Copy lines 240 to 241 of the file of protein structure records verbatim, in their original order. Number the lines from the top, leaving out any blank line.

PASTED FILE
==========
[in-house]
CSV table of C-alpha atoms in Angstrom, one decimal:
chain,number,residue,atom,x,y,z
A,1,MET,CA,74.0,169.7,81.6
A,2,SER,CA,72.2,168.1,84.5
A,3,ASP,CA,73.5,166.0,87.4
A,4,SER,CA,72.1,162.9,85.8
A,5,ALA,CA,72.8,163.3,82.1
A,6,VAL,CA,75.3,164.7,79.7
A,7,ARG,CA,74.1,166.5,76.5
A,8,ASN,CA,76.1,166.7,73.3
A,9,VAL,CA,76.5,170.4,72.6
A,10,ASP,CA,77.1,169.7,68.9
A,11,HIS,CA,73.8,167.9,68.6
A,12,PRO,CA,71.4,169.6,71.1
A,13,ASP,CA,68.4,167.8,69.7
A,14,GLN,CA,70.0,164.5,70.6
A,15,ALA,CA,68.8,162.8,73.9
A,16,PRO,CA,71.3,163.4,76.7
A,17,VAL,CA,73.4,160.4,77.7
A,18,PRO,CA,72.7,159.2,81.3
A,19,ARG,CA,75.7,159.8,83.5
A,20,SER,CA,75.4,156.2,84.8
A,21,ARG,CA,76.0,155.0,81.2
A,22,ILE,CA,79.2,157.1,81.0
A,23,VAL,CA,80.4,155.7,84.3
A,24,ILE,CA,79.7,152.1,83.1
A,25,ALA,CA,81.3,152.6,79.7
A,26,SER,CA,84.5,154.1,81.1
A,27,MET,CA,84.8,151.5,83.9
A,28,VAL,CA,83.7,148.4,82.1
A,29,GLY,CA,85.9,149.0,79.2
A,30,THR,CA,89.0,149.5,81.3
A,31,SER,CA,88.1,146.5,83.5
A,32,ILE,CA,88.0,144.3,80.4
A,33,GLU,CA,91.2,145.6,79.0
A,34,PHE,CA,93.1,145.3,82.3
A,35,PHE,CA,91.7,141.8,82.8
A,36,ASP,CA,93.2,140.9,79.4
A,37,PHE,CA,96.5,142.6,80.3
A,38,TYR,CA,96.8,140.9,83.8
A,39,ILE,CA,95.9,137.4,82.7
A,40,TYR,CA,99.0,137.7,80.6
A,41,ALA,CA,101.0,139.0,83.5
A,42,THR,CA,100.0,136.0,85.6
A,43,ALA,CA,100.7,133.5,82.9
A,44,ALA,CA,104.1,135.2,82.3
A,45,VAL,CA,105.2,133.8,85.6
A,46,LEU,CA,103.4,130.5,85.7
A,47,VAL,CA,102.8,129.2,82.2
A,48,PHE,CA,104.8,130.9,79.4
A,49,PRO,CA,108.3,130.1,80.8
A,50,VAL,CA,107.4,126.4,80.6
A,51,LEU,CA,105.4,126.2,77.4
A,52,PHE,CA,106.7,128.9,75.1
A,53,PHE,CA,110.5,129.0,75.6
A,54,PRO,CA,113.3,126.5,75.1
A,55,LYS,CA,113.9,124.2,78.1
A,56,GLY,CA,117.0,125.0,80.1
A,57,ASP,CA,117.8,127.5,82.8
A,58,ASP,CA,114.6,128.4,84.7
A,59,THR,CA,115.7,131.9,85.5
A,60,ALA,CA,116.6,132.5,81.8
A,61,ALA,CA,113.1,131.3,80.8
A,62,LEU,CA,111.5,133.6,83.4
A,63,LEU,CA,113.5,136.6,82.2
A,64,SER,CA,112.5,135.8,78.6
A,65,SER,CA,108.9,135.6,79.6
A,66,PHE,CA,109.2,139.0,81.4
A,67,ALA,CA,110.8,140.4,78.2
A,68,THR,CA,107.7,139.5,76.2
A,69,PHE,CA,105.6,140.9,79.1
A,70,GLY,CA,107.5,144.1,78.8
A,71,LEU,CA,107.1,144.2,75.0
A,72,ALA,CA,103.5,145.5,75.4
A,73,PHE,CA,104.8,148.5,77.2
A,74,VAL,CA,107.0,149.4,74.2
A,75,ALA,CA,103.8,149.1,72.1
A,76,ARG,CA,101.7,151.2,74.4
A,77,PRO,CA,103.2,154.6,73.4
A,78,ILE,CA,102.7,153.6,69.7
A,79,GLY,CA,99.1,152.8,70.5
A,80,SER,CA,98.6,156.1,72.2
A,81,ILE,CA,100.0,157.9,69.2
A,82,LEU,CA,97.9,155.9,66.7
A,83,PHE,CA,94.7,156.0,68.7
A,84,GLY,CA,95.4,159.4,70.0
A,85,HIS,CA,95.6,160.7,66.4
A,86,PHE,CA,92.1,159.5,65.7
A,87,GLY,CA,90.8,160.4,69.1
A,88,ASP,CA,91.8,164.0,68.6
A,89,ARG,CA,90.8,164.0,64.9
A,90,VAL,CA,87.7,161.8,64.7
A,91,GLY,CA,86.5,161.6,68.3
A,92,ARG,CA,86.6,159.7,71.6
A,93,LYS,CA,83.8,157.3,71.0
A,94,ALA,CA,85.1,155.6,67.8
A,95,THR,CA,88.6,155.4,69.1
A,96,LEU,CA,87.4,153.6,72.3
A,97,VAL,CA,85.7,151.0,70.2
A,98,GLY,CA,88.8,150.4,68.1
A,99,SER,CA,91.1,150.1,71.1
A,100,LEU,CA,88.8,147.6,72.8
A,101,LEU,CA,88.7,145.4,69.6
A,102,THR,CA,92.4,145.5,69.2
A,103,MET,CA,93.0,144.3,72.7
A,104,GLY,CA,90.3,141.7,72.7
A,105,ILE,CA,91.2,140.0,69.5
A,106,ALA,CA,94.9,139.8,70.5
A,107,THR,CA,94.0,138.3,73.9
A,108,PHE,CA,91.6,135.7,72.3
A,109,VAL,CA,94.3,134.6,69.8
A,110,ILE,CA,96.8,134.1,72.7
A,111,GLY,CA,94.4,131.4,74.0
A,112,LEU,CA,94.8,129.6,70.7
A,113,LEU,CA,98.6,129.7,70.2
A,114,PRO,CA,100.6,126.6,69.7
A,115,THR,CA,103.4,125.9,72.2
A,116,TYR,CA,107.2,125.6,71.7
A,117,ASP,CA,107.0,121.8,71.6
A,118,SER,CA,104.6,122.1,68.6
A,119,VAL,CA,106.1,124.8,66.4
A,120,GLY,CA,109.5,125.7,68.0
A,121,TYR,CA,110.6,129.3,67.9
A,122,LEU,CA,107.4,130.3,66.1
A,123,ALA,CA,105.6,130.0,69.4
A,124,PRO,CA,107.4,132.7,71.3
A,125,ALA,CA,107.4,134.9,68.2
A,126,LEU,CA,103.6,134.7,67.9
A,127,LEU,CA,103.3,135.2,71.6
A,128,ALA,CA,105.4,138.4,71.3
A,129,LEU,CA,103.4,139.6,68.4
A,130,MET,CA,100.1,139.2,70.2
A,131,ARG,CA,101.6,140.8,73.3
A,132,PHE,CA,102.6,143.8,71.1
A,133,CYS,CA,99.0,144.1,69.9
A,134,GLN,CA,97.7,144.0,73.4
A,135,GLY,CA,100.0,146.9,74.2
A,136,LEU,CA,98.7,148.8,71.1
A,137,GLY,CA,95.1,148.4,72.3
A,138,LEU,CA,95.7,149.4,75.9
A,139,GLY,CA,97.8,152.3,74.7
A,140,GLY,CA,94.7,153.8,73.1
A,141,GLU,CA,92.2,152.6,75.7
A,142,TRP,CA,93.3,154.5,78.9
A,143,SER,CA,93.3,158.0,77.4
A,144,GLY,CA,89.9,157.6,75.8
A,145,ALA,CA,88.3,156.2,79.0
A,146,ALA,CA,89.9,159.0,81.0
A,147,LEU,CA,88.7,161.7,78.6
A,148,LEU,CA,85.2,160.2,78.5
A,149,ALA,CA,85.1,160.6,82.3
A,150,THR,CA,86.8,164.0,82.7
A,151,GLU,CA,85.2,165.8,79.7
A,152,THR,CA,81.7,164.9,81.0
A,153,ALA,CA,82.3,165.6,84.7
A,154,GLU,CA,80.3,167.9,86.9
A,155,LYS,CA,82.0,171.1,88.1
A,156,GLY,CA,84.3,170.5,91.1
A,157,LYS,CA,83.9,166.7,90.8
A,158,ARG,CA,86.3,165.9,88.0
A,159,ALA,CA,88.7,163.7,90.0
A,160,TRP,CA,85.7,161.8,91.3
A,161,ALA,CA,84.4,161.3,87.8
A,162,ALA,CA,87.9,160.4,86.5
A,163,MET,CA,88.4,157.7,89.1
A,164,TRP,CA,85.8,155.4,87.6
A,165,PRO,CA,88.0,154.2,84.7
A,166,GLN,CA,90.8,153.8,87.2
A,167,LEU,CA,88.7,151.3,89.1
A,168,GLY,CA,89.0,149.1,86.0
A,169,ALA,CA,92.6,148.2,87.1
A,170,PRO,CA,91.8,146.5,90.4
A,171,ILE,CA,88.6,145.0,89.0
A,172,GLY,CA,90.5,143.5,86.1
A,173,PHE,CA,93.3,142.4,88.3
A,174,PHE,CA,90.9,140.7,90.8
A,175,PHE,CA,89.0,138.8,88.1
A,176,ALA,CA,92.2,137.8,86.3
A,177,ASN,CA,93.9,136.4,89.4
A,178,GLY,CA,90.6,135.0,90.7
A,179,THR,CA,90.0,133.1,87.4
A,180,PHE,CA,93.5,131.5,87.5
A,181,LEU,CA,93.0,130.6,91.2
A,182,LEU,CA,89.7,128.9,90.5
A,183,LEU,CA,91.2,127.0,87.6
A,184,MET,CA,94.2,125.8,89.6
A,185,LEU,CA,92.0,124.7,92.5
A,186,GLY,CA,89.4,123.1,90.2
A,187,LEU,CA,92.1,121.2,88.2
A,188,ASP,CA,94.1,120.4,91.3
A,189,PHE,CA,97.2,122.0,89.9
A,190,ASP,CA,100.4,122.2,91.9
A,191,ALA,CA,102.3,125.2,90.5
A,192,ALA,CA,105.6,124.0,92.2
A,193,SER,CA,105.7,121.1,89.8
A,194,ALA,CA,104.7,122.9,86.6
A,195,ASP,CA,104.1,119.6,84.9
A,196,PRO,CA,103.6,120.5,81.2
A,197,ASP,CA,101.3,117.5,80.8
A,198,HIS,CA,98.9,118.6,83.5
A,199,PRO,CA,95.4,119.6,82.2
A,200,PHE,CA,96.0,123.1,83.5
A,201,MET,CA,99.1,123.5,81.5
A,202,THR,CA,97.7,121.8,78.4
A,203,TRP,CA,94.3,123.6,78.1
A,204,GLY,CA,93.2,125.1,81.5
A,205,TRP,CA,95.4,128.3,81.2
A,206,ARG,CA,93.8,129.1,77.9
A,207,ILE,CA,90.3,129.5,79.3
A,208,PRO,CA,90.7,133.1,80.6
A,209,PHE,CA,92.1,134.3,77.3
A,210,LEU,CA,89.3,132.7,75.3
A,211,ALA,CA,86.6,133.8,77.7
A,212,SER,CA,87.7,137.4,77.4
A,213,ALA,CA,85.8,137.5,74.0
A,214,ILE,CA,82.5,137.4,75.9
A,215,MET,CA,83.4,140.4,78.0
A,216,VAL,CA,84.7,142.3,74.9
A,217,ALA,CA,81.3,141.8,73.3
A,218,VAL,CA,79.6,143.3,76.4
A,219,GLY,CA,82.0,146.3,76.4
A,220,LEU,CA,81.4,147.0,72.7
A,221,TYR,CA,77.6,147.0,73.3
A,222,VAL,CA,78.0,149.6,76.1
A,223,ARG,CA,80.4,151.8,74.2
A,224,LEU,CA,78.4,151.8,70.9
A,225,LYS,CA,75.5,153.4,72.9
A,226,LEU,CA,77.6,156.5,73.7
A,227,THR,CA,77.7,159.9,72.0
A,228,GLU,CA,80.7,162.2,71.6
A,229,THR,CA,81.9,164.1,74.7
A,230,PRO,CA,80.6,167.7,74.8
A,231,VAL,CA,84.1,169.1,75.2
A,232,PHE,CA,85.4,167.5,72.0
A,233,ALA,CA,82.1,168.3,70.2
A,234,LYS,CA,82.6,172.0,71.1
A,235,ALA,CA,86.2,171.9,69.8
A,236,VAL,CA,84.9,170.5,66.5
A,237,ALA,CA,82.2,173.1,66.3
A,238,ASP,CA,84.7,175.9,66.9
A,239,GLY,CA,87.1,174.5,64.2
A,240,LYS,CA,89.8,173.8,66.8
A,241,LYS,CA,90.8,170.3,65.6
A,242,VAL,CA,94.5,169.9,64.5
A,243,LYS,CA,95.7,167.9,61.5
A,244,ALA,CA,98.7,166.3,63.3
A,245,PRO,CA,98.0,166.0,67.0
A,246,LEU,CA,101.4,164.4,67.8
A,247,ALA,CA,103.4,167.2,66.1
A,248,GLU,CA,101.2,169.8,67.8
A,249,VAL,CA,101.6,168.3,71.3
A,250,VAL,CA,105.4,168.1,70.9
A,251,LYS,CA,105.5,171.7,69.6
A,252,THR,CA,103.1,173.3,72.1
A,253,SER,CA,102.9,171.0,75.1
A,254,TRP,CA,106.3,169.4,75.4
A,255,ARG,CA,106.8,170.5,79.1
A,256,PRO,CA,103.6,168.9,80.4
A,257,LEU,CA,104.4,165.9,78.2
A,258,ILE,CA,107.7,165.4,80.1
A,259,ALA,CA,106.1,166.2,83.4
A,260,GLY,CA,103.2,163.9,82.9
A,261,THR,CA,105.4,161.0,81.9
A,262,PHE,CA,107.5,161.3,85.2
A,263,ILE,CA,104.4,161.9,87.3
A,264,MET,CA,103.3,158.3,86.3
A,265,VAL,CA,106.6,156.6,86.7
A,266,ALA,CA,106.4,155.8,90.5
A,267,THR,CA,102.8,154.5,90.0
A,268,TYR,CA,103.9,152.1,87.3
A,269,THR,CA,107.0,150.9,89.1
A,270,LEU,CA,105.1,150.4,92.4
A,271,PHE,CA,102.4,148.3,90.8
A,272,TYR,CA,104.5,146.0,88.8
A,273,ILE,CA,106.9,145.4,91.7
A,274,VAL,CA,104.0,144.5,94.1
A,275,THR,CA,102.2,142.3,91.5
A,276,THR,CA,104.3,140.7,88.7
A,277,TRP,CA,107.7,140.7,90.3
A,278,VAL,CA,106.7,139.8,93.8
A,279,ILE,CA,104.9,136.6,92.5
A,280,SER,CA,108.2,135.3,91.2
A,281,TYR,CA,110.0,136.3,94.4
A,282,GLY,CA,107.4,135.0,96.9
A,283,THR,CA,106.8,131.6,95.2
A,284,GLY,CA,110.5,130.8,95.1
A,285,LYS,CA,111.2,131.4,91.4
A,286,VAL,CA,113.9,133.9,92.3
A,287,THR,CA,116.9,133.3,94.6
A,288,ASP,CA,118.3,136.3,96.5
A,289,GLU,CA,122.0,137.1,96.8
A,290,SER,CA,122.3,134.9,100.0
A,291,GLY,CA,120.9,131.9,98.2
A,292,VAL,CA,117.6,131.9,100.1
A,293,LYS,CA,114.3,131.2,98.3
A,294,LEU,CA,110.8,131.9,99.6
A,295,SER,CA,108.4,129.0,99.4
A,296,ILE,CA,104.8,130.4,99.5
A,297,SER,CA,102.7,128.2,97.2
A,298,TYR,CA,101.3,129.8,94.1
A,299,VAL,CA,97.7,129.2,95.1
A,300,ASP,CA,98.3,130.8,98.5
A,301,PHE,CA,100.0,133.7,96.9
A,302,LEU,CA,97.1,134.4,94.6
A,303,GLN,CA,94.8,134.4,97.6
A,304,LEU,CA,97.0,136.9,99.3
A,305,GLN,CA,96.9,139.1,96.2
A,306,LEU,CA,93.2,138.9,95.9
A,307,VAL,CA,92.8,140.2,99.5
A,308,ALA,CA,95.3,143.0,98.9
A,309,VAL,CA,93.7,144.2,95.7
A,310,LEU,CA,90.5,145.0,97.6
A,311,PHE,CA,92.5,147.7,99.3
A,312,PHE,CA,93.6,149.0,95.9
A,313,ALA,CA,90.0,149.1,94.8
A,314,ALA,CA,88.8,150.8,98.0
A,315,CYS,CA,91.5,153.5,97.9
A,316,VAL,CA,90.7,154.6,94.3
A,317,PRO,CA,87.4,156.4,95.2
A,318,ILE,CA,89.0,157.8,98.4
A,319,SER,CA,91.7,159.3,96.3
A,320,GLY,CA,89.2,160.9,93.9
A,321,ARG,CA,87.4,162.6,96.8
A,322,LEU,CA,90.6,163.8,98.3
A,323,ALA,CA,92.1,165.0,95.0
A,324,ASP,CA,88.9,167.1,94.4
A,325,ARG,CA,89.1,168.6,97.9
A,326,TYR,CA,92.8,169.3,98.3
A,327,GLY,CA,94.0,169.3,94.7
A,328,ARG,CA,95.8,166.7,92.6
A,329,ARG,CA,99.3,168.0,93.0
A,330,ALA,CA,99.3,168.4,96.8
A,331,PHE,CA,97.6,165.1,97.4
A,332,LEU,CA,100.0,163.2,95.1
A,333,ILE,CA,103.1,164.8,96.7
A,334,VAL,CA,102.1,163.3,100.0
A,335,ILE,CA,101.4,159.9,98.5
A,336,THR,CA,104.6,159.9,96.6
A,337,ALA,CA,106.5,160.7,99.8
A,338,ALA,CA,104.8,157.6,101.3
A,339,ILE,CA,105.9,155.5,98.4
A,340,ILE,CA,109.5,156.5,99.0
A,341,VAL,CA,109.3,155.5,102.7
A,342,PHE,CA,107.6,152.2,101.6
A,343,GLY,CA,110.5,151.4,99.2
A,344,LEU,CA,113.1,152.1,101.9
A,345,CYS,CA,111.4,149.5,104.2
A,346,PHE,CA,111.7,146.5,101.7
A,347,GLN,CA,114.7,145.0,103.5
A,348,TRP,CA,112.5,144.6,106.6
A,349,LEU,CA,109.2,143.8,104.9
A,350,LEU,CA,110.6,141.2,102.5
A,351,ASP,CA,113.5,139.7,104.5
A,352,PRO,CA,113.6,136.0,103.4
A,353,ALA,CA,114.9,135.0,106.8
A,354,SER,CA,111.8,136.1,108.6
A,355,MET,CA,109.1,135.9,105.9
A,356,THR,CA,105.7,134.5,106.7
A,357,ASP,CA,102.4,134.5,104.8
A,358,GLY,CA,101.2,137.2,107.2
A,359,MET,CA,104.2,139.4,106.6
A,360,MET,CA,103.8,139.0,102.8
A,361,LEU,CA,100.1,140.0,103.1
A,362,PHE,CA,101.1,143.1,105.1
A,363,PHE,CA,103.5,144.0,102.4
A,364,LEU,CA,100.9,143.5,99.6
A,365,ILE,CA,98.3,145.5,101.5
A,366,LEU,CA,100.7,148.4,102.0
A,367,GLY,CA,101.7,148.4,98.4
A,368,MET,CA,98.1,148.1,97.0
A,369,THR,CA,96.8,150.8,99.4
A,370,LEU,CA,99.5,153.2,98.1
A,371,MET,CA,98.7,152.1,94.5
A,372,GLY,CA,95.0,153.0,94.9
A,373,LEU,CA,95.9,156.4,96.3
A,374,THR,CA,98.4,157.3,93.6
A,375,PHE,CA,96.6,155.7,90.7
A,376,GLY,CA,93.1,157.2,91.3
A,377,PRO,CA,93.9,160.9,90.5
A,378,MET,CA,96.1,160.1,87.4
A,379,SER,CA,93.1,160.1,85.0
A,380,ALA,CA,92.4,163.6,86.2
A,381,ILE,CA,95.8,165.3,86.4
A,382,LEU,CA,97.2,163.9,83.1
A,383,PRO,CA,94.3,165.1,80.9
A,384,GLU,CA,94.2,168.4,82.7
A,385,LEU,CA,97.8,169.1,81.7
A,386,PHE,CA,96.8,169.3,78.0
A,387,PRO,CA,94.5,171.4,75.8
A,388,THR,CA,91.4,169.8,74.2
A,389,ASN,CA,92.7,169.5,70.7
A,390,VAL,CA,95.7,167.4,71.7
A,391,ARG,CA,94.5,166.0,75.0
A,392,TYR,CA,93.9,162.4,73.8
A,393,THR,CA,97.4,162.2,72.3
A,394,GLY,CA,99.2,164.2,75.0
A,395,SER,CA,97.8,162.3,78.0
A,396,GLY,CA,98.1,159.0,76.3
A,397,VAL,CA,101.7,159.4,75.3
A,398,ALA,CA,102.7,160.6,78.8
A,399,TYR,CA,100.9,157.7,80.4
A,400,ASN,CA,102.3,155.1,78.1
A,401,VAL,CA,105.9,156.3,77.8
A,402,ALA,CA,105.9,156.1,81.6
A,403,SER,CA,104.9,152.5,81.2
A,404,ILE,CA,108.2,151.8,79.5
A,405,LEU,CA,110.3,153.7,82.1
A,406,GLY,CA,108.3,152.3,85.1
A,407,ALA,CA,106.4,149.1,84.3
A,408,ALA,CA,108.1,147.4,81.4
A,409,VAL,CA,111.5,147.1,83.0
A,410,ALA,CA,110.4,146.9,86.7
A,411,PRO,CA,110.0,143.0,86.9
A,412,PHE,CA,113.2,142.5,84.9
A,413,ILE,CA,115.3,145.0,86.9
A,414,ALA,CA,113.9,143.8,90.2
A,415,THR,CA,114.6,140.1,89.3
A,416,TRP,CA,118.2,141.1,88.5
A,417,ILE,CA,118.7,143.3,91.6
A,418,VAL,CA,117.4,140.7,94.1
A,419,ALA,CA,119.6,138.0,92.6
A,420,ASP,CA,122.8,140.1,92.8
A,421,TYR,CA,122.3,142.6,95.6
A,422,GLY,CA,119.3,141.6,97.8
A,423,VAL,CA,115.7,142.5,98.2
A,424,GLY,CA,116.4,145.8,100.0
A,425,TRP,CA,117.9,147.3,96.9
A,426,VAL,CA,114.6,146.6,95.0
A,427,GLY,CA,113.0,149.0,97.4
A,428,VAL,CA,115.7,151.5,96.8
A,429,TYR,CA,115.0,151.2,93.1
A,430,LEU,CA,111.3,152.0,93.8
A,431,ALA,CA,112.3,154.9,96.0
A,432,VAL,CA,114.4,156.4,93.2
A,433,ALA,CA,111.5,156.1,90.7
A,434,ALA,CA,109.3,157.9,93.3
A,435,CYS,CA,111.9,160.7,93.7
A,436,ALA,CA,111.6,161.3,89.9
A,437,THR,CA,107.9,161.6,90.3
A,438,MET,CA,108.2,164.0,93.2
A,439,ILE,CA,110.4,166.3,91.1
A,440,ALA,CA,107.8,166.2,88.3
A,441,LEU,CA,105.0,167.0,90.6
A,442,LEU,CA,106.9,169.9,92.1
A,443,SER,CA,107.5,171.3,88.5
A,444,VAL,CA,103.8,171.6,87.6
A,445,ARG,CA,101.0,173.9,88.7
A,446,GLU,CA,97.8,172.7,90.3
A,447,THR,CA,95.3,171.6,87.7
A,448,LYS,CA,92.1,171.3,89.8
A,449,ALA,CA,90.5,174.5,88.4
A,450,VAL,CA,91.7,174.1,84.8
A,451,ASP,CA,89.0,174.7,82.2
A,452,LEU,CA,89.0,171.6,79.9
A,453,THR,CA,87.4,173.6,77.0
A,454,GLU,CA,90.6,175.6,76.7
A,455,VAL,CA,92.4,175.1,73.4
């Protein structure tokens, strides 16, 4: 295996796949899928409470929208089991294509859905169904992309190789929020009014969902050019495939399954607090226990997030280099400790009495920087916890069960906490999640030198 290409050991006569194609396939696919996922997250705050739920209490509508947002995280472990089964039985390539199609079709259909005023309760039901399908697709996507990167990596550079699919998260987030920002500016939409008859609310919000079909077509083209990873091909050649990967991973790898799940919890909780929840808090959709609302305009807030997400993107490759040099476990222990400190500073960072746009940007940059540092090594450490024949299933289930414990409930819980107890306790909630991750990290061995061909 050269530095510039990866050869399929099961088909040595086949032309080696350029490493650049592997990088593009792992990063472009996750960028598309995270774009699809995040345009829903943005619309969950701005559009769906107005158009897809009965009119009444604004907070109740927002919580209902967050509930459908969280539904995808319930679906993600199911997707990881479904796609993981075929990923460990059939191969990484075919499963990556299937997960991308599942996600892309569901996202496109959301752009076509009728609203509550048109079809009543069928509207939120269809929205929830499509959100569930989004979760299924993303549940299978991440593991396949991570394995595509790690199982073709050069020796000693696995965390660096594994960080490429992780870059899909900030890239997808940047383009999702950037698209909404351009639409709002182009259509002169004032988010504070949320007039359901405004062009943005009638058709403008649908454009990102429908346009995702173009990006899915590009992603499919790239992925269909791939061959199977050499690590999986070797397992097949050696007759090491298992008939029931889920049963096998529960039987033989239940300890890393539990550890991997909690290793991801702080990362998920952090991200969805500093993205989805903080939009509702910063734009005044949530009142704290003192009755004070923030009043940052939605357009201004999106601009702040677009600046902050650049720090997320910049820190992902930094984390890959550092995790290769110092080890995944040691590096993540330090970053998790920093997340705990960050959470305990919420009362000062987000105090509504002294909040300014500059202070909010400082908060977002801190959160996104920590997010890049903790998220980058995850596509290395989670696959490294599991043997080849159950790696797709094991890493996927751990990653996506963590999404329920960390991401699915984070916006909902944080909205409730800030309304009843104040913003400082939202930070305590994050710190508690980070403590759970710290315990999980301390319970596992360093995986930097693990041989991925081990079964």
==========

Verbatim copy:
A,237,ALA,CA,82.2,173.1,66.3
A,238,ASP,CA,84.7,175.9,66.9